Several years after this incident, the King created a new order, the Hwarang. "Hwa" meant flower or blossom, and "Rang" meant youth or gentle men. The word Hwa-rang soon came to stand for Flower of Knighthood. These Hwarang were selected from handsome, virtuous young men of good families.
Each Hwarang group consisted hundreds of thousands of members chosen from the young sons of the nobility by popular election. The leaders of each group, including the most senior leader, were referred to as Kuk-Son. The Kuk-Son were similar to King Arthur's Knights of the Round Table in England around 1200 AD.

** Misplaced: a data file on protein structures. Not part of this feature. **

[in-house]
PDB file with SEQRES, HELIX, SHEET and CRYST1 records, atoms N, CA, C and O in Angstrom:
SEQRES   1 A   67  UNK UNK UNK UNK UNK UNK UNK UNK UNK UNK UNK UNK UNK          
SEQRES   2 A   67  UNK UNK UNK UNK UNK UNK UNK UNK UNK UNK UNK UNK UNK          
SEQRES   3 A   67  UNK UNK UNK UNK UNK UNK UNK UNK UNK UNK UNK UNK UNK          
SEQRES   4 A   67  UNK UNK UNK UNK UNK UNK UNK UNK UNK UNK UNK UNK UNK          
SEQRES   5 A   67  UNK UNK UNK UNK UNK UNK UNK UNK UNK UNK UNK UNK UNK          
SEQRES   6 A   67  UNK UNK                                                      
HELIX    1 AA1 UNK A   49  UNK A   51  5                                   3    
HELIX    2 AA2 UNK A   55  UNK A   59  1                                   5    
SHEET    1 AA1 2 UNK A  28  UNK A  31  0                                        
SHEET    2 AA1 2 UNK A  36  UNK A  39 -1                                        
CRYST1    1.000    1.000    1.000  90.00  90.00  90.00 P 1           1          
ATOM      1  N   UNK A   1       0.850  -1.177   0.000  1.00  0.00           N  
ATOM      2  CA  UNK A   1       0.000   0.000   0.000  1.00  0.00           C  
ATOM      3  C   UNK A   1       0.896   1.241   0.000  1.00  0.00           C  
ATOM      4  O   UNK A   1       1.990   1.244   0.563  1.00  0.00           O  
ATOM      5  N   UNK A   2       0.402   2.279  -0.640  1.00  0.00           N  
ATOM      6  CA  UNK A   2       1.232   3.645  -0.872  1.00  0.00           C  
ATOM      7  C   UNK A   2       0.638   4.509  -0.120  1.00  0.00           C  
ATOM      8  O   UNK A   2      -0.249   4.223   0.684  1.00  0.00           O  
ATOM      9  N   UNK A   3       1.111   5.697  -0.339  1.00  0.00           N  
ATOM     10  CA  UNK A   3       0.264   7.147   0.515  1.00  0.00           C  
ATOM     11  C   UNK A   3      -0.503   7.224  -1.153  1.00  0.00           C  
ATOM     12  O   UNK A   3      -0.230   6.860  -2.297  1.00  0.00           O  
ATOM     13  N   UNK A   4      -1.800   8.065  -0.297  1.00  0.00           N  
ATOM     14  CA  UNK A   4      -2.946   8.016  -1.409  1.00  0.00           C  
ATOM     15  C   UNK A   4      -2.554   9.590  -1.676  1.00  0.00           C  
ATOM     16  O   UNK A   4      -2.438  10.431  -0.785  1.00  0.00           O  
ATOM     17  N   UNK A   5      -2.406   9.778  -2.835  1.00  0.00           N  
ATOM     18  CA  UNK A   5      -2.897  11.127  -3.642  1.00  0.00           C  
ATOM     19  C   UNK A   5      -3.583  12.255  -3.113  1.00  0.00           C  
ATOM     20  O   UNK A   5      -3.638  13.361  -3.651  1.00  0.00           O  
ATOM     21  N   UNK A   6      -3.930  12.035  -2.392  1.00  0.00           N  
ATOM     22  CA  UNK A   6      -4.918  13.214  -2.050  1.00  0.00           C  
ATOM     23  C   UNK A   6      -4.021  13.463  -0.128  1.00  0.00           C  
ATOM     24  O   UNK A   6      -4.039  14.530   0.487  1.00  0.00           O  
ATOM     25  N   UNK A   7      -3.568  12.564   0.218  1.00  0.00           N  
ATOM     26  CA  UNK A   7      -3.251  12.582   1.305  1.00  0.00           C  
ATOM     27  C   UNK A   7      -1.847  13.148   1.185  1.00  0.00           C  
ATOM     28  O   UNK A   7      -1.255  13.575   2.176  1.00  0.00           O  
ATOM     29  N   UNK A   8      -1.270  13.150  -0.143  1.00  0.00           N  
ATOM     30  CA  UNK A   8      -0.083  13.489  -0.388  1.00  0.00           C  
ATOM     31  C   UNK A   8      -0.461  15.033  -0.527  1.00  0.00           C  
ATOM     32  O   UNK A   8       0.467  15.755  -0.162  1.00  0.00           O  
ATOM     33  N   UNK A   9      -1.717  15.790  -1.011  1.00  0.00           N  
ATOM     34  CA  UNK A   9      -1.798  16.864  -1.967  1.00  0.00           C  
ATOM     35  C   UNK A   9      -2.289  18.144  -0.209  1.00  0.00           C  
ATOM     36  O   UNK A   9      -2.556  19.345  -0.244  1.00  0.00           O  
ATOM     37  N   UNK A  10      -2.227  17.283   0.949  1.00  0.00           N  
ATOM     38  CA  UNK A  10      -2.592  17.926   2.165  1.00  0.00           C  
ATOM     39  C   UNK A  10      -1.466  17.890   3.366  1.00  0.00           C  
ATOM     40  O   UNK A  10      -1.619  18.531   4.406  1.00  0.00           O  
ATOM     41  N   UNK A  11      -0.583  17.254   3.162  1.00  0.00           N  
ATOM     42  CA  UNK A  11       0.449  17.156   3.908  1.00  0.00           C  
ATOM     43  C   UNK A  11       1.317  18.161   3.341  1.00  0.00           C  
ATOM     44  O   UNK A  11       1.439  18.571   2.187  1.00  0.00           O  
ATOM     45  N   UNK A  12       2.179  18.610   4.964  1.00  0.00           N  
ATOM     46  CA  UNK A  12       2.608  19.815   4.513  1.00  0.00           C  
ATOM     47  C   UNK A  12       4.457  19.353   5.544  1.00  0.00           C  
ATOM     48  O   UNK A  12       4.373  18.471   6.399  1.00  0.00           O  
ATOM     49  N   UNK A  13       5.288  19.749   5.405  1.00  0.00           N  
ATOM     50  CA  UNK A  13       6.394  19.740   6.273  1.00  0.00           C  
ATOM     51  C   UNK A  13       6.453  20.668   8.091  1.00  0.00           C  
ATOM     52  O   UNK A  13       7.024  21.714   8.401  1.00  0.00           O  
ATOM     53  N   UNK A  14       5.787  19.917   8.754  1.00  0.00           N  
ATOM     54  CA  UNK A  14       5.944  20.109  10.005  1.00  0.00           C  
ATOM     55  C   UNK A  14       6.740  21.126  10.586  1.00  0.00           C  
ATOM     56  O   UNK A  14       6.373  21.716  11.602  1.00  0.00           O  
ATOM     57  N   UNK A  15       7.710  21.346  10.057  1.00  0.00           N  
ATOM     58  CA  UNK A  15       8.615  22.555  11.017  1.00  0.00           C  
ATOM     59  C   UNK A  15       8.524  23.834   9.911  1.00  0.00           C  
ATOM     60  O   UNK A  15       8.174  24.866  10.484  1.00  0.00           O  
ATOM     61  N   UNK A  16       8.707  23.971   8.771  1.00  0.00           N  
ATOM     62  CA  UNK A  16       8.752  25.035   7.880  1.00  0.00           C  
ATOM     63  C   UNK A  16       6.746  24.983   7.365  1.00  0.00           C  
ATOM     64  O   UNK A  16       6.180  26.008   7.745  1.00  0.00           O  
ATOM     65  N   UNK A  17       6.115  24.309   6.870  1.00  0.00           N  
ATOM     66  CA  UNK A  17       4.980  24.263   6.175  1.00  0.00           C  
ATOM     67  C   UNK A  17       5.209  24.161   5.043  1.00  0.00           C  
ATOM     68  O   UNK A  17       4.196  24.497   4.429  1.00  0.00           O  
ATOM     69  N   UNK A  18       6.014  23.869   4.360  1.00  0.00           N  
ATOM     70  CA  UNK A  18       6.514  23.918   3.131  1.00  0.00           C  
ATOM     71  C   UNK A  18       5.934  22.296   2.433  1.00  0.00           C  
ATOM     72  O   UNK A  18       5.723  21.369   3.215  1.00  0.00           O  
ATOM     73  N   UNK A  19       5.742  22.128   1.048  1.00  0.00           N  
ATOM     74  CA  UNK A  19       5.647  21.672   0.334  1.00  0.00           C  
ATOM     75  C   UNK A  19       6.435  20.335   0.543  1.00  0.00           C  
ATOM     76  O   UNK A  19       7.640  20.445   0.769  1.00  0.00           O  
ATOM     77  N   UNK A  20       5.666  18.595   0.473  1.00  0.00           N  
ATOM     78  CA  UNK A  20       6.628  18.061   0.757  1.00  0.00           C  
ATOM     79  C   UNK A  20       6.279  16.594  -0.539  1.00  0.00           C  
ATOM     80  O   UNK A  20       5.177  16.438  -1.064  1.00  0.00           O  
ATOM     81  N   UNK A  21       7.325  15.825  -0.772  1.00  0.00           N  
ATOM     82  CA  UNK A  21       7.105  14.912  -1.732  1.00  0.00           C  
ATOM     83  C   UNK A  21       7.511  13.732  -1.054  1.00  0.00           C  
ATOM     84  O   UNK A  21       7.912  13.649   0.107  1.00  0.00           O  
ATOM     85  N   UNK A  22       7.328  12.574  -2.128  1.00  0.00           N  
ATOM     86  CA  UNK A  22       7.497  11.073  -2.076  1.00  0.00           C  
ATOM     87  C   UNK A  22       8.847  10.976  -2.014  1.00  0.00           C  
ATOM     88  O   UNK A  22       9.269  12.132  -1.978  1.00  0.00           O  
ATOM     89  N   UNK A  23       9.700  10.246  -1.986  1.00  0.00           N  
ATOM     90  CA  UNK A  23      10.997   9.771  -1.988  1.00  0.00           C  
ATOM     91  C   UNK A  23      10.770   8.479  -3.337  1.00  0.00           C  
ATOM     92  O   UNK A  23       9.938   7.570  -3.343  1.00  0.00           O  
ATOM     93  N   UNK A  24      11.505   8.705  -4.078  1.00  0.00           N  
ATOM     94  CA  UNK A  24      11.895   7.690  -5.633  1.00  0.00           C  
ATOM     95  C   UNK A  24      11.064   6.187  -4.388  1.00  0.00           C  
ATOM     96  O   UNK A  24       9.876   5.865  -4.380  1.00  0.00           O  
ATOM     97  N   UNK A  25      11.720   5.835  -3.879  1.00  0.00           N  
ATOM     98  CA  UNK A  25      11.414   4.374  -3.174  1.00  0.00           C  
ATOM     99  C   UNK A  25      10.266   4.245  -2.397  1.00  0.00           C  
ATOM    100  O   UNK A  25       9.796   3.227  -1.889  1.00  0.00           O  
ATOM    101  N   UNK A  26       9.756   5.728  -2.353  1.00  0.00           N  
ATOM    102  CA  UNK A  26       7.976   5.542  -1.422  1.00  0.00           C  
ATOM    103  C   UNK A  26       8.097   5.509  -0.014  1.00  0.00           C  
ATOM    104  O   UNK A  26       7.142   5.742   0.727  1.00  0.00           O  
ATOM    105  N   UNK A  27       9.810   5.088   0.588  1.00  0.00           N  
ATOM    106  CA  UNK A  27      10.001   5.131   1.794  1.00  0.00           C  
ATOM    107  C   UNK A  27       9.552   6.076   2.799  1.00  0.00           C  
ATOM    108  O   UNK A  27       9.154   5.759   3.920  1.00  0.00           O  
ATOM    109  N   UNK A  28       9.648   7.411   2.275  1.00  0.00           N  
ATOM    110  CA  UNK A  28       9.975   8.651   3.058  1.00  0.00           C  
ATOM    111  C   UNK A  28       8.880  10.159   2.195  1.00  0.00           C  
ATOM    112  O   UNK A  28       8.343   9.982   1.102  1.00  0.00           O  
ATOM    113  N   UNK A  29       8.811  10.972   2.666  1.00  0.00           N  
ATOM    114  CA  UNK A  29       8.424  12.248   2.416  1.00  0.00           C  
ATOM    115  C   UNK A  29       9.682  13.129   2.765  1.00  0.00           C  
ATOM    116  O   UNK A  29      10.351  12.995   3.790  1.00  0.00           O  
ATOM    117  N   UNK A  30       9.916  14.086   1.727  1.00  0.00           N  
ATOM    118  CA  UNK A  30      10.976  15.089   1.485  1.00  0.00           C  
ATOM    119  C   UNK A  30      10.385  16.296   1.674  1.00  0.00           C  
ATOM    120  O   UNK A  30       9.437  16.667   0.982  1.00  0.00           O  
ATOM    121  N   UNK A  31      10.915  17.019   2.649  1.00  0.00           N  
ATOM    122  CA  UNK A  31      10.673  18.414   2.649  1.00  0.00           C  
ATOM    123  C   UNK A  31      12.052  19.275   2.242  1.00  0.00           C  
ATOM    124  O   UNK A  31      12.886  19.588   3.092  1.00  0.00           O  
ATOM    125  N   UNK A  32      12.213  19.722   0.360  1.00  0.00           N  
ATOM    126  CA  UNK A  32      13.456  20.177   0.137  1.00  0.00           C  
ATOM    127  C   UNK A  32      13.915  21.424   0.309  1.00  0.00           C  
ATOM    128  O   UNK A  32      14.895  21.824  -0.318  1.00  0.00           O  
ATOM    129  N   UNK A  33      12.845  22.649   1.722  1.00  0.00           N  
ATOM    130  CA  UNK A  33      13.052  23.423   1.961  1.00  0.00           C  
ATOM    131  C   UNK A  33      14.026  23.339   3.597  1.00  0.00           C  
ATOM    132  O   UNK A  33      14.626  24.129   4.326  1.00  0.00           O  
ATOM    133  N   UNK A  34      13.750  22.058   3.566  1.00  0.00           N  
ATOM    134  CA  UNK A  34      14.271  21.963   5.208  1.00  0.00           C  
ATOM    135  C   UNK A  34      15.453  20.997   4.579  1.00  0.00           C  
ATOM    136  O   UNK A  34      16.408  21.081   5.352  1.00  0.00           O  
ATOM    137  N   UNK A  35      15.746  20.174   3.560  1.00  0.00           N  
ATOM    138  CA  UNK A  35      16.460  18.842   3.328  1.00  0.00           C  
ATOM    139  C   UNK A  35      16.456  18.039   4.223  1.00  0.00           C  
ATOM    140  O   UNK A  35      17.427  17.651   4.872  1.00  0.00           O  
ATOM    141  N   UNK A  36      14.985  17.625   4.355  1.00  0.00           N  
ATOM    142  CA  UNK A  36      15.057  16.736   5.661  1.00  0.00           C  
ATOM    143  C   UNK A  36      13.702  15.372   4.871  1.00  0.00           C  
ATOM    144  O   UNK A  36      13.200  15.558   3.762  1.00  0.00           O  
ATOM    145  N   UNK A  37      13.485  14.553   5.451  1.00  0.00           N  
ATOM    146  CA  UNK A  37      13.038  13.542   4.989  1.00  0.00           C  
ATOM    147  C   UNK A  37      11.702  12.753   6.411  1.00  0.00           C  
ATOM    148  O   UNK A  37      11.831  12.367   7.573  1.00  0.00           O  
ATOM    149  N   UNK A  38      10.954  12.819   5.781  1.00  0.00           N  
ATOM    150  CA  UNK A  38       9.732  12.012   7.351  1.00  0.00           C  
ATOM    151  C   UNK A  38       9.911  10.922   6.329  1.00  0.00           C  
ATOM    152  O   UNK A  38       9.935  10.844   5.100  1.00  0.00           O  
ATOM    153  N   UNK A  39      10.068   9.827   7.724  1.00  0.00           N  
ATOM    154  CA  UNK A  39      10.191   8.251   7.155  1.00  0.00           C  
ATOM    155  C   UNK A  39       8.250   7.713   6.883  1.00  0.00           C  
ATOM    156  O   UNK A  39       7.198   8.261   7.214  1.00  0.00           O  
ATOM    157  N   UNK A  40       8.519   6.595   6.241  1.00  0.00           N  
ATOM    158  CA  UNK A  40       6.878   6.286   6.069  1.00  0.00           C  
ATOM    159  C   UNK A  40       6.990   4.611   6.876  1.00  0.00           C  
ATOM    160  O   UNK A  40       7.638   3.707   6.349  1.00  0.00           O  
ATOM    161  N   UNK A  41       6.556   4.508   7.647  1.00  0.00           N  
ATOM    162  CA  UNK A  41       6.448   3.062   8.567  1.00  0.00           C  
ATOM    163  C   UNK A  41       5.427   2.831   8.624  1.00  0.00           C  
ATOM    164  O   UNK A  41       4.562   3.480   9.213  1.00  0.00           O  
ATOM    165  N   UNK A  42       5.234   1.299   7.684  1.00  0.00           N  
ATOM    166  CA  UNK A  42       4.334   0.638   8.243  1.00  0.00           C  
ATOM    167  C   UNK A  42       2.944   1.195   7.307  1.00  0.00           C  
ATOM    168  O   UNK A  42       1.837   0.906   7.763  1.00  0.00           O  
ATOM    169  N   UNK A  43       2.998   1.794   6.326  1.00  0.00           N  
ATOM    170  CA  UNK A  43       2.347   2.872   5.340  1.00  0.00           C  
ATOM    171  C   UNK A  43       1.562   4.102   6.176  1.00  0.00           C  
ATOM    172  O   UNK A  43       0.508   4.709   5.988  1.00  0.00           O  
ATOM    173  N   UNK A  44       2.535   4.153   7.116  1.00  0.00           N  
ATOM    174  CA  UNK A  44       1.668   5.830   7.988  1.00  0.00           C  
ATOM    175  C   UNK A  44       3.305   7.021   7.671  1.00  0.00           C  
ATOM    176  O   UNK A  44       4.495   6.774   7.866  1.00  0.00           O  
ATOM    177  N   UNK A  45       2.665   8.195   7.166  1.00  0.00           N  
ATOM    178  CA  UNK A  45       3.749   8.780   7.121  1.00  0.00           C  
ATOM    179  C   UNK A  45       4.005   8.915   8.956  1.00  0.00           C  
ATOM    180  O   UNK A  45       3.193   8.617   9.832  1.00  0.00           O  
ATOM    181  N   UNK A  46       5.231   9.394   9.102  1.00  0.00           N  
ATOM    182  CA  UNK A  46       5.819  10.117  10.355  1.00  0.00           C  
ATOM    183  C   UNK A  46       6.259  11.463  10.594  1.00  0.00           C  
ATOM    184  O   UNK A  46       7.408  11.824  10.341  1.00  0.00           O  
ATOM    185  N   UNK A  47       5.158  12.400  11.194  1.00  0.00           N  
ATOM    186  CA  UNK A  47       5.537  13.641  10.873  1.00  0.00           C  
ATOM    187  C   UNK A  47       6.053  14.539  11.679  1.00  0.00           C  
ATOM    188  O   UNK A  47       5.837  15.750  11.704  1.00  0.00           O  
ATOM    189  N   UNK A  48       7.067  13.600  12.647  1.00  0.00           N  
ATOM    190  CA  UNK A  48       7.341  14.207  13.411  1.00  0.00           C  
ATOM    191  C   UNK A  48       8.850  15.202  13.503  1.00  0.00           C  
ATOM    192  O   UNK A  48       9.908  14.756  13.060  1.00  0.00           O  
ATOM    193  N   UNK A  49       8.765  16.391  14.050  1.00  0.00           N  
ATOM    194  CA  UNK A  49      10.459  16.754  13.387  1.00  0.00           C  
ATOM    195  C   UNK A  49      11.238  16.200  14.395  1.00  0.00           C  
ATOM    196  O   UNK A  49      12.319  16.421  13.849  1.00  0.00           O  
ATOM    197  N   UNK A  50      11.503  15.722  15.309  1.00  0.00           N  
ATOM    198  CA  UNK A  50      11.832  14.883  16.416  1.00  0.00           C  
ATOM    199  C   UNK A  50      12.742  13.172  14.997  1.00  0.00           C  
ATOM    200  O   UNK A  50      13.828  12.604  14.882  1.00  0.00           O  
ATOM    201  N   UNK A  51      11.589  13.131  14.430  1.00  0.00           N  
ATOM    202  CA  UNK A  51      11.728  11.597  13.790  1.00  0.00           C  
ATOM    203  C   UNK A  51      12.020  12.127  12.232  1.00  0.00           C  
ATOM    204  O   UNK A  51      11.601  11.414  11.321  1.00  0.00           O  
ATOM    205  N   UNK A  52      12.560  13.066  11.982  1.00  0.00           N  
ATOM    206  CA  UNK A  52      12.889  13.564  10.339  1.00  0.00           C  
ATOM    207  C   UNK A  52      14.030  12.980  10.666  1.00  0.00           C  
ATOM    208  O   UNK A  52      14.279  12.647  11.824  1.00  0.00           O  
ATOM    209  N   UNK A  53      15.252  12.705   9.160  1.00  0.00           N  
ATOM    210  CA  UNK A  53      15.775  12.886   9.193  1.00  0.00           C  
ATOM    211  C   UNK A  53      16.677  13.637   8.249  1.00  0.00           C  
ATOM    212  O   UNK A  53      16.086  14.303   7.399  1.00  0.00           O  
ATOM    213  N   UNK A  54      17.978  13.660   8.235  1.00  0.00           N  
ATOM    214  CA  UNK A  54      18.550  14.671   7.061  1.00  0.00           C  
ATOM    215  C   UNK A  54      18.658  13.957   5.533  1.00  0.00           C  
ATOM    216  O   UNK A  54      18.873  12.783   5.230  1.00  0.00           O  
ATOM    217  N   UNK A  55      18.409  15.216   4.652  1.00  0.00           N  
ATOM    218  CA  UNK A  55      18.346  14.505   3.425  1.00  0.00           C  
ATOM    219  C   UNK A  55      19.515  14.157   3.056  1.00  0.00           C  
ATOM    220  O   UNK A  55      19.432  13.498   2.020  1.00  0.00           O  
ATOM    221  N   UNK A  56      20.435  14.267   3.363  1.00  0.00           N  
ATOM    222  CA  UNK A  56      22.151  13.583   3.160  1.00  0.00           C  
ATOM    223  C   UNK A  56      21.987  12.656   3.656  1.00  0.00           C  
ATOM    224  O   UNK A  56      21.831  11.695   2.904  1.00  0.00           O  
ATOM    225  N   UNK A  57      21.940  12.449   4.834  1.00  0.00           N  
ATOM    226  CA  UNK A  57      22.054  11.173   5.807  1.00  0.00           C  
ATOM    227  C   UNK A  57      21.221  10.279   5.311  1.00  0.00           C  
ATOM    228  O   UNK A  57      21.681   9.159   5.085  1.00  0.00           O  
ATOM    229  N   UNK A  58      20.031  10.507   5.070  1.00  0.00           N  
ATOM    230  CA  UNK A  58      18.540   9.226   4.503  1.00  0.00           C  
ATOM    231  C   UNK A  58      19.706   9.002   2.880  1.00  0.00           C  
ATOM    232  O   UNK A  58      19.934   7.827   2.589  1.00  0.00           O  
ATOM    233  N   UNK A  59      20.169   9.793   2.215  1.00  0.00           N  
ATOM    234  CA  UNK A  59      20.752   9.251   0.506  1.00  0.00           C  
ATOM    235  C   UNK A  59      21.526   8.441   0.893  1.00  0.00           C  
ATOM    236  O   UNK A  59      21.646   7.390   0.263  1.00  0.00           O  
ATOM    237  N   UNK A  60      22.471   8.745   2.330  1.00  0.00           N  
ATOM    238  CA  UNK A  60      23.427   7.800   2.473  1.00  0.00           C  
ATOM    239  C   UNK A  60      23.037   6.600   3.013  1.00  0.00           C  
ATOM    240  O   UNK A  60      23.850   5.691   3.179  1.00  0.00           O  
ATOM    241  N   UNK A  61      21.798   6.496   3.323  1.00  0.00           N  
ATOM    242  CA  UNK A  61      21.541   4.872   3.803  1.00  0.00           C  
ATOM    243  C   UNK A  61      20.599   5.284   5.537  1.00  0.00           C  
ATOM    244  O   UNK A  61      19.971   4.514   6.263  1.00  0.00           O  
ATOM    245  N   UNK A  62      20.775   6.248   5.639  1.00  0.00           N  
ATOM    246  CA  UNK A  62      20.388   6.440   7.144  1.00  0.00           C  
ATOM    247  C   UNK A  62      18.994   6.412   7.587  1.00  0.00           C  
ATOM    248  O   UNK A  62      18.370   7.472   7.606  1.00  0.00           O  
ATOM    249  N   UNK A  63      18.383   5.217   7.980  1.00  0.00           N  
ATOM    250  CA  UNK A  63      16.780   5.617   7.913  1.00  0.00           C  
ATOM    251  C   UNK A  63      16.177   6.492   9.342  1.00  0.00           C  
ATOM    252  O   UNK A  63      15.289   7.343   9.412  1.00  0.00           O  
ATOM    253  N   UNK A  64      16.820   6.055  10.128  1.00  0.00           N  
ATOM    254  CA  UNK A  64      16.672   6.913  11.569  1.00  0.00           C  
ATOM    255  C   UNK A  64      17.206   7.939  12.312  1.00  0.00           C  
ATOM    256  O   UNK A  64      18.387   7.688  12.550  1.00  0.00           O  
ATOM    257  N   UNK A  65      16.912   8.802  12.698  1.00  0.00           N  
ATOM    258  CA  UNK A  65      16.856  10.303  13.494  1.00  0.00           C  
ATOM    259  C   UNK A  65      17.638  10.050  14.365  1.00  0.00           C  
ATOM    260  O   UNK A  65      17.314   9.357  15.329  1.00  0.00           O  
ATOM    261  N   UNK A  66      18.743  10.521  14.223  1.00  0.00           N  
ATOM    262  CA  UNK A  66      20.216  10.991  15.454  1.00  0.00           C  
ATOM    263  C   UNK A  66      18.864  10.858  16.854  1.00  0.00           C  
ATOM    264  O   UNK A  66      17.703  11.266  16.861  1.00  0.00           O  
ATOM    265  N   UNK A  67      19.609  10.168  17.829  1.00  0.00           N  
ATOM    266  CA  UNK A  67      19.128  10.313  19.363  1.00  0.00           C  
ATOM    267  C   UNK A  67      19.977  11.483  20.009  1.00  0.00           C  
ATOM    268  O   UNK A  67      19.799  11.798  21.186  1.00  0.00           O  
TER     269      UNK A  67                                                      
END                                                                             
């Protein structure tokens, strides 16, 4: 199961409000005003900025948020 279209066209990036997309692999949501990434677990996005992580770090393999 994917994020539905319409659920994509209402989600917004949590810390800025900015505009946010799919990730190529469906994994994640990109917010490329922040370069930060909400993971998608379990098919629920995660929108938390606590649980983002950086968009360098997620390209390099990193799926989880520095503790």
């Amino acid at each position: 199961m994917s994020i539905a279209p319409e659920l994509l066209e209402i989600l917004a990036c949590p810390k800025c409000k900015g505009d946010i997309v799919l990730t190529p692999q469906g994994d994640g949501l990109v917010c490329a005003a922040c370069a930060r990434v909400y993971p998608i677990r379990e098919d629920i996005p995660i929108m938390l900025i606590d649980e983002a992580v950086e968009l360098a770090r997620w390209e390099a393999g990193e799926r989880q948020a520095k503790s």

Trainees learned the five cardinal principles of human relations (kindness, justice, courtesy, intelligence, and faith), the three scholarships (royal tutor, instructor, and teacher), and the six ways of service (holy minister, good minister, loyal minister, wise minister, virtuous minister, and honest minister). After training, candidates were presented to the king for nomination as a Hwarang or Kuk-Son.
From Kuk-Son ranks were chosen government officials, military leaders, field generals, and even kings, who served Silla both in times of peace and war. Most of the great military leaders of Silla were products of Hwarang training, and many were Kuk-Son.